At LORI.biz, we’re all about getting more women to consider entrepreneurship as a career parth. A couple years ago I had a chat with Kylie Toh, Founder of Chic Geek (a Calagary based initiative) and realized that her organization and ours have a lot in common. I thought I’d share with you what they are doing and what they are about as well as some insight from Kylie.
What is Chic Geek?
It is a welcoming, supportive, beginner-friendly community for women in technology and entrepreneurship. Chic Geek exists because we want to see more women as makers, builders and creators, leveraging technology to change the world. When we started in 2013, there weren’t enough supports for women who were interested in exploring technology and entrepreneurship, so we launched 3 programs to help build digital literacy and connect our members: a Mentorship Program, MeetnTech and Geeky Summit!
How did it come to be?
Chic Geek started as a personal experiment. I was looking for in-person resources to help me learn to code and at the same time, felt profoundly lonely in the startup scene as I was often the only young woman at events. I met my co-founder and decided to throw an event to celebrate women in technology and see what kind of reception we got. Our first event was oversold and we continued to host events until a community, a vision and a team very organically emerged.
What do you wish to achieve?
At Chic Geek, we envision a world where more women are makers, builders and creators, leveraging technology to positively impact their communities, their cities and the world around them!
We want to see more women who are confident learning new technologies; implementing tech in their professional roles, pursuing technical careers, or creating tech-enabled businesses. Part of our mandate is to profile more women as leaders, role-models and mentors in technology to inspire other women and show them what’s possible.
What were the struggles/challenges in building this non-profit?
Chic Geek is a completely volunteer-driven organization and I’m humbled every day by the dedication, passion and enthusiasm of the team. Building an organization on volunteer power alone is a difficult task – finding the right people, building talent, engaging and recognizing them in the way they deserve has been one of the hardest challenges at Chic Geek and it will continue to be as we grow.
You’ve worked in Montreal in the past, can you compare the two startup ecosystems (Calgary/Montreal)?
The Montreal startup ecosystem is more mature than Calgary’s – there are more flagship startup companies and inspiring grassroots initiatives to support the community. I haven’t been to Montreal in a while, but I know the Calgary startup ecosystem is largely focused on creating spaces (physical hubs where startuppers can work together and connect) and talent (building the local talent pool).
One thing that the two startup ecosystems have in common – and I believe this can be said for all startup communities – is a willingness to give back. There are so many individuals who are willing to go for coffee, make an introduction, help you out, that you feel like you have a ton of support. It’s amazing to be part of a community where everyone is committed to giving back.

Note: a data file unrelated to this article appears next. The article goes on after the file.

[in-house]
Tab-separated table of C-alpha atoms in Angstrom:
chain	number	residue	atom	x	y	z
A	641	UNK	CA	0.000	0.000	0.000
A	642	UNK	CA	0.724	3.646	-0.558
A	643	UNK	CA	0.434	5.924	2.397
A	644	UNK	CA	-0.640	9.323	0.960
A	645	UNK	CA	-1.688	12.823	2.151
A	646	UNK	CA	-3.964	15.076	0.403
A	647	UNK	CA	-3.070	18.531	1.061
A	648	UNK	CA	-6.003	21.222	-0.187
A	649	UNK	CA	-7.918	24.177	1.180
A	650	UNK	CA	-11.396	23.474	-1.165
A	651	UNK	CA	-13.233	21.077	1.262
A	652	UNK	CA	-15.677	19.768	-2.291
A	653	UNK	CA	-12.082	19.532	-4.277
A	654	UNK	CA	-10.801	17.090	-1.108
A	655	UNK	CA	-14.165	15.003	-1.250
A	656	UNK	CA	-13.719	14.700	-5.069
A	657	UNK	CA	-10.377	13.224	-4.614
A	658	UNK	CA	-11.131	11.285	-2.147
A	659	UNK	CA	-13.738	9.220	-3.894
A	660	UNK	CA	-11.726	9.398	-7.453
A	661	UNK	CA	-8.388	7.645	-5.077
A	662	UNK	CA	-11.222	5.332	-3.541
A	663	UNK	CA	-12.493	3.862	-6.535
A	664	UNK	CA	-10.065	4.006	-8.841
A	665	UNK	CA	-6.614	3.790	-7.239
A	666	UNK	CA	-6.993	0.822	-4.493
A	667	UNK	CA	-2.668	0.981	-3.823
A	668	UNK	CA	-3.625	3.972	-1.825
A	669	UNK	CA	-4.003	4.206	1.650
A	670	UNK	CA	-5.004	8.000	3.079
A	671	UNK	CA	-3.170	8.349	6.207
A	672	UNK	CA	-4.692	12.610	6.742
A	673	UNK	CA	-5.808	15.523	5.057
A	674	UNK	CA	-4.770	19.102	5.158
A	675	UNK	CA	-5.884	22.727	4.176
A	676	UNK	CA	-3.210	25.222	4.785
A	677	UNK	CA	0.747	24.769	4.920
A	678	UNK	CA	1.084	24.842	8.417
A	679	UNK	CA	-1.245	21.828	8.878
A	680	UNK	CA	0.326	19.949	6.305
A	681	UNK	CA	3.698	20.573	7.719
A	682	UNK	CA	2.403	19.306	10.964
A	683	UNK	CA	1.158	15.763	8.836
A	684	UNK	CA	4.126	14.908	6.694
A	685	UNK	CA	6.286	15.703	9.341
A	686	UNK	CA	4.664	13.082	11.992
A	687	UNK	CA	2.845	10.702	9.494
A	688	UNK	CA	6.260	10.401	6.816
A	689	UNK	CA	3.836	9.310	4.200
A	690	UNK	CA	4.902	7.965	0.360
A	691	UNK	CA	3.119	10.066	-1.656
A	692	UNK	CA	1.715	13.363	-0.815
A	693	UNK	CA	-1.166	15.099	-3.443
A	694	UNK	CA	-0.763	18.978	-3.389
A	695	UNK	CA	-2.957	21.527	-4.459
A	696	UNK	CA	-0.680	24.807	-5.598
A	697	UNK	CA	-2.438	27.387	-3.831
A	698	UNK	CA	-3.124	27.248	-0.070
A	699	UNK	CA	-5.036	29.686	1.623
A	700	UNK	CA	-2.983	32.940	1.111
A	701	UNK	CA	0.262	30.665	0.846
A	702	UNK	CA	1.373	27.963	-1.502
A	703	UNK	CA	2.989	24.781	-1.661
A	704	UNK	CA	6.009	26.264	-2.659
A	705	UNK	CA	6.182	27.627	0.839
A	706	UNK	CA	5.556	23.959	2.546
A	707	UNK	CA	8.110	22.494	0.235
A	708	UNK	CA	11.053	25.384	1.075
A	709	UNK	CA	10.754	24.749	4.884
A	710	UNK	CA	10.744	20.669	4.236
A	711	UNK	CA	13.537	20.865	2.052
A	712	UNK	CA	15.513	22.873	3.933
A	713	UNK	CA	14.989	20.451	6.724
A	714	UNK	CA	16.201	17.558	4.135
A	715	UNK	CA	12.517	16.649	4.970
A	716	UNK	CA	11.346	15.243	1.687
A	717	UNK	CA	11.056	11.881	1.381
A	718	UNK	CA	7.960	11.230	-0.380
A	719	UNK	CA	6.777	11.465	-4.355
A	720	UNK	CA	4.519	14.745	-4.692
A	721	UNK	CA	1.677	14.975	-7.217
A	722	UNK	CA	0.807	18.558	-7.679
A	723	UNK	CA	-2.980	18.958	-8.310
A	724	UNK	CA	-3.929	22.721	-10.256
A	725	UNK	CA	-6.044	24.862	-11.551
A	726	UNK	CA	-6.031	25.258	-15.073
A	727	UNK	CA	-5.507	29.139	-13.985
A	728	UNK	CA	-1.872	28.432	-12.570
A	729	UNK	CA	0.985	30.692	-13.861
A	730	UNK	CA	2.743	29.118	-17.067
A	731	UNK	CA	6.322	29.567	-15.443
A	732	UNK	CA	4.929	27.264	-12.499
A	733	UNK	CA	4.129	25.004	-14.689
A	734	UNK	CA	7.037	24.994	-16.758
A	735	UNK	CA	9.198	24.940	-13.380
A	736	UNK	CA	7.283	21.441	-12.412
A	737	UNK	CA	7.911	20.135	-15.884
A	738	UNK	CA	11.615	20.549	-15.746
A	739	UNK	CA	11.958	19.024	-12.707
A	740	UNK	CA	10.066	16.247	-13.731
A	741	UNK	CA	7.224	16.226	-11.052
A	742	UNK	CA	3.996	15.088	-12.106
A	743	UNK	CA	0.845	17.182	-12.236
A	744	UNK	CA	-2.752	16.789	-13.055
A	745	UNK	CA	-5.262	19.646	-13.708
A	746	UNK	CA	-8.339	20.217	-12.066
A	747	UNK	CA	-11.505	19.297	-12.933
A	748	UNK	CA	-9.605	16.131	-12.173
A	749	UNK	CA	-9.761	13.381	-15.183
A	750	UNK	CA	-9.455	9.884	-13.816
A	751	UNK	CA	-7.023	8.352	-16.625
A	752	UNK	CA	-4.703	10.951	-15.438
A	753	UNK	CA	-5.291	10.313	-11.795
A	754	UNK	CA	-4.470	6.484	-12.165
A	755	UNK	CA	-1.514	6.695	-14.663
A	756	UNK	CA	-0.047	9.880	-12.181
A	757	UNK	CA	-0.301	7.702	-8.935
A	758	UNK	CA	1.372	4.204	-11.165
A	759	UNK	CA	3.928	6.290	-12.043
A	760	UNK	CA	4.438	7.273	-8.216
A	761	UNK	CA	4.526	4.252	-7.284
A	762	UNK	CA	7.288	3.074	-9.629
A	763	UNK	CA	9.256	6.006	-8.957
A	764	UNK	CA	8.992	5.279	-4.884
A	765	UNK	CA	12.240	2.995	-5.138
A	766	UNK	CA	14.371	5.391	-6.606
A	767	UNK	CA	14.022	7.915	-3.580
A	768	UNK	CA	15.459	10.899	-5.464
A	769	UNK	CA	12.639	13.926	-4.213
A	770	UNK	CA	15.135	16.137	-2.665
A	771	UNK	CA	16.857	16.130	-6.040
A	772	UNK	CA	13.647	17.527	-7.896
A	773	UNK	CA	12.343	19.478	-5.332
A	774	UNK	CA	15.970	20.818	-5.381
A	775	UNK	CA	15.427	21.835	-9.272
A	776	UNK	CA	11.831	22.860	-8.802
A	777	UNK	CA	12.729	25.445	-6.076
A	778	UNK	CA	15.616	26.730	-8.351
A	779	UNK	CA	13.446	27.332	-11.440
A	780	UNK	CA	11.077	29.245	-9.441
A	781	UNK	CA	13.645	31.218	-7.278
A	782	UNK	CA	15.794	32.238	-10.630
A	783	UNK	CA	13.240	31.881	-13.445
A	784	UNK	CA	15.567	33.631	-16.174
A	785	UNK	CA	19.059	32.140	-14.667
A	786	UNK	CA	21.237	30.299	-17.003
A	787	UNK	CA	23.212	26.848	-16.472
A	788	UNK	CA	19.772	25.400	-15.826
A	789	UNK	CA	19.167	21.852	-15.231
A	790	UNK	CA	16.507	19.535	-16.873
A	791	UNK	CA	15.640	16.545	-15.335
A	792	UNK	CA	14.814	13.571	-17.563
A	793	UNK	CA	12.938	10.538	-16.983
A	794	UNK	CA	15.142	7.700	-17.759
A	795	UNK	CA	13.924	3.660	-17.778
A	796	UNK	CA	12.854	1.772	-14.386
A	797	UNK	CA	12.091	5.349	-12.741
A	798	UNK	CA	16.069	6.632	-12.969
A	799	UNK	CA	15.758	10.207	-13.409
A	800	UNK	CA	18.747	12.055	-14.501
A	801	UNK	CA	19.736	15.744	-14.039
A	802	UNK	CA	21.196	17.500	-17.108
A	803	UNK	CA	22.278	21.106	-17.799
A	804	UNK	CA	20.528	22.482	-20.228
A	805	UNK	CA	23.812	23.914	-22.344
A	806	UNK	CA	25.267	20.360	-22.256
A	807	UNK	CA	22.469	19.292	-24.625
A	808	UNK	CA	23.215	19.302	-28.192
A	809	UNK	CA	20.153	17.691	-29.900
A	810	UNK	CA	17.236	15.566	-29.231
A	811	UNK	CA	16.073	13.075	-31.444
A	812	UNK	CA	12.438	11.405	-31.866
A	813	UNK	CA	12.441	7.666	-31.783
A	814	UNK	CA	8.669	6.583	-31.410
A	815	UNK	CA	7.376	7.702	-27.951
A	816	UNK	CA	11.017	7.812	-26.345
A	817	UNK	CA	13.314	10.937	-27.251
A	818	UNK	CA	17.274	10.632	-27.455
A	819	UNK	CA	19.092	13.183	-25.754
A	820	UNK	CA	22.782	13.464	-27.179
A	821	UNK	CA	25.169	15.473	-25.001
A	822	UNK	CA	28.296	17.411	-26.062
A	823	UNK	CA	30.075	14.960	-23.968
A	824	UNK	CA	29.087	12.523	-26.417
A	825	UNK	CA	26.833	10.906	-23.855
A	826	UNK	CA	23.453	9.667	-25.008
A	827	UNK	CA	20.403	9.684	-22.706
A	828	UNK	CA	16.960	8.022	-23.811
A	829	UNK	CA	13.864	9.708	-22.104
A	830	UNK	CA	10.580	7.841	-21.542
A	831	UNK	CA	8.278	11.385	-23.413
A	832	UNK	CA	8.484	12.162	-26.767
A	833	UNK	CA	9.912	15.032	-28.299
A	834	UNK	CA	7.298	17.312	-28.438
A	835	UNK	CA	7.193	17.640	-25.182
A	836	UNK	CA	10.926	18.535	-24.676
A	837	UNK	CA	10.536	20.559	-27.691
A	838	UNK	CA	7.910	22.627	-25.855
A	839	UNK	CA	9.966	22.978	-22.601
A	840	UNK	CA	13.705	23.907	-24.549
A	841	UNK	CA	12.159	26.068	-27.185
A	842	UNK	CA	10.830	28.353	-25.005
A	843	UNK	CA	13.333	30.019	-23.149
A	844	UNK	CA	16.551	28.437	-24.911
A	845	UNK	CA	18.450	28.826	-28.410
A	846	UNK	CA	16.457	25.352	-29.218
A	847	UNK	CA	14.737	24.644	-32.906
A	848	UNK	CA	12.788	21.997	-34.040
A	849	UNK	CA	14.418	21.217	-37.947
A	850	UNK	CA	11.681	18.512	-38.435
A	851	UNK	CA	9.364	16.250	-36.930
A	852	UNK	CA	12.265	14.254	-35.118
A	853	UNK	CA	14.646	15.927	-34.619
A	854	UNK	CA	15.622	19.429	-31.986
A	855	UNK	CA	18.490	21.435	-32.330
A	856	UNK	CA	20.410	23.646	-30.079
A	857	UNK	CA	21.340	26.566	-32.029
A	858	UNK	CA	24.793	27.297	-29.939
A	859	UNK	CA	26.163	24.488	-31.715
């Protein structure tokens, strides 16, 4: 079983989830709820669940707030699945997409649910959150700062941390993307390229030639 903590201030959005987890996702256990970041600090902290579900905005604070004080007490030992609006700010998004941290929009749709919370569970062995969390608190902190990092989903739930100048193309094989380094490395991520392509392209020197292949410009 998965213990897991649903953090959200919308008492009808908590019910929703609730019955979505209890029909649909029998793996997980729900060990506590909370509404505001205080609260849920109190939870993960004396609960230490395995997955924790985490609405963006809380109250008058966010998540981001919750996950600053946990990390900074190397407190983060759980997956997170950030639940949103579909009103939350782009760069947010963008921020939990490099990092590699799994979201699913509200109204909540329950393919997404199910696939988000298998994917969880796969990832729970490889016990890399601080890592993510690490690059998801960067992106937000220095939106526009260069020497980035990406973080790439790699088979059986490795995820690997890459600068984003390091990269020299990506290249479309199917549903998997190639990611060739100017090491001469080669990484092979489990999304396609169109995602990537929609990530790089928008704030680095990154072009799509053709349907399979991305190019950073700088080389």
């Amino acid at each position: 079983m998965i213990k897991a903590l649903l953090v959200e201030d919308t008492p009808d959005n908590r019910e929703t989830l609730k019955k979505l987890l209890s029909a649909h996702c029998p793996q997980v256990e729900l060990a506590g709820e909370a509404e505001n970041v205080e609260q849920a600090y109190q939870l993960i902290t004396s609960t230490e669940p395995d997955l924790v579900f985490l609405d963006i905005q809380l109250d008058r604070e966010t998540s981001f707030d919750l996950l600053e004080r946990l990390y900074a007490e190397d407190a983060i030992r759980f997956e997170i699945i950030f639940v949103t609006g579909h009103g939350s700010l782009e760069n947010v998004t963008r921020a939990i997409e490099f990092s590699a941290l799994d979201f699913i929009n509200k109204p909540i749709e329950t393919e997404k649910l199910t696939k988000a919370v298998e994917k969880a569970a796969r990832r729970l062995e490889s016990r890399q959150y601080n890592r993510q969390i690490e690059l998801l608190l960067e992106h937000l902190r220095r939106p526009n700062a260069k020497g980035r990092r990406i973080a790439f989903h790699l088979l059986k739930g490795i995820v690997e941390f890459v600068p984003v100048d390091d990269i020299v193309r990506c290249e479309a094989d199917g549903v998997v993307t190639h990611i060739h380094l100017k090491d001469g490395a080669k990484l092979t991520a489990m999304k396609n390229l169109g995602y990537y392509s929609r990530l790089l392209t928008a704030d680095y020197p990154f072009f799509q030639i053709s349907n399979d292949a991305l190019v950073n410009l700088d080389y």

What have you observed when it comes to women in business?
Women make amazing entrepreneurs. Some of the most inspiring women I’ve met manage to be parents, partners and entrepreneurs. As an entrepreneur myself, one of the things I struggle with is dreaming big. I can be hesitant to think boldly and set audacious goals out of fear that I won’t achieve them. Sometimes I need to be a little more optimistically delusional. That’s something I think a lot of women in business, whether you’re an entrepreneur or working for a company, could use. Be a little delusional – it helps you dream bigger.
What is your advice for women who are thinking about taking the leap?
Your business doesn’t need to be perfect before you launch. Being an entrepreneur and running a business is a constant experiment and you’re going to learn as you go, every step of the way. Don’t spend years building your business in your head. Put yourself out there, take the leap, and do it!
The best thing you can do is adopt an “experiment-first” mindset. It’s a willingness to try new things, be curious about all opportunities, and unafraid to take risks because if you fail, you know it’s going to be a positive learning experience anyway.
Where do you see The Chic Geek in 5 years?
I envision Chic Geek chapters across Canada, with online content, resources and learning opportunities available for people around the world. We’re running Geeky Summit, our full-day conference celebrating women in technology and entrepreneurship, in cities across the country and have a paid team and volunteer team that make it all a reality.
What are accessible resources we can use to learn how to code or to learn more technology based skills?
Ladies Learning Code is a great starting point to learn to code. Their in-person workshops are safe, welcoming and fun. Find an event near you at ladieslearningcode.ca
As a non-technical, I started learning to code with HTML & CSS (the language used to build and style websites). I found this was a great starting point because it was visual and easy to apply. If you’re an online learner, Codecademy has a great HTML & CSS intro course (https://www.codecademy.com/learn/learn-html-css) and Khan Academy also has an HTML & CSS for webpages (https://www.khanacademy.org/computing/computer-programming/html-css).
What a great organization. If ever you’re in Calgary and want to dive into the tech and entrepreneurship sector, you should definitely hit up one of their event or workshops!
Be sure to follow them here: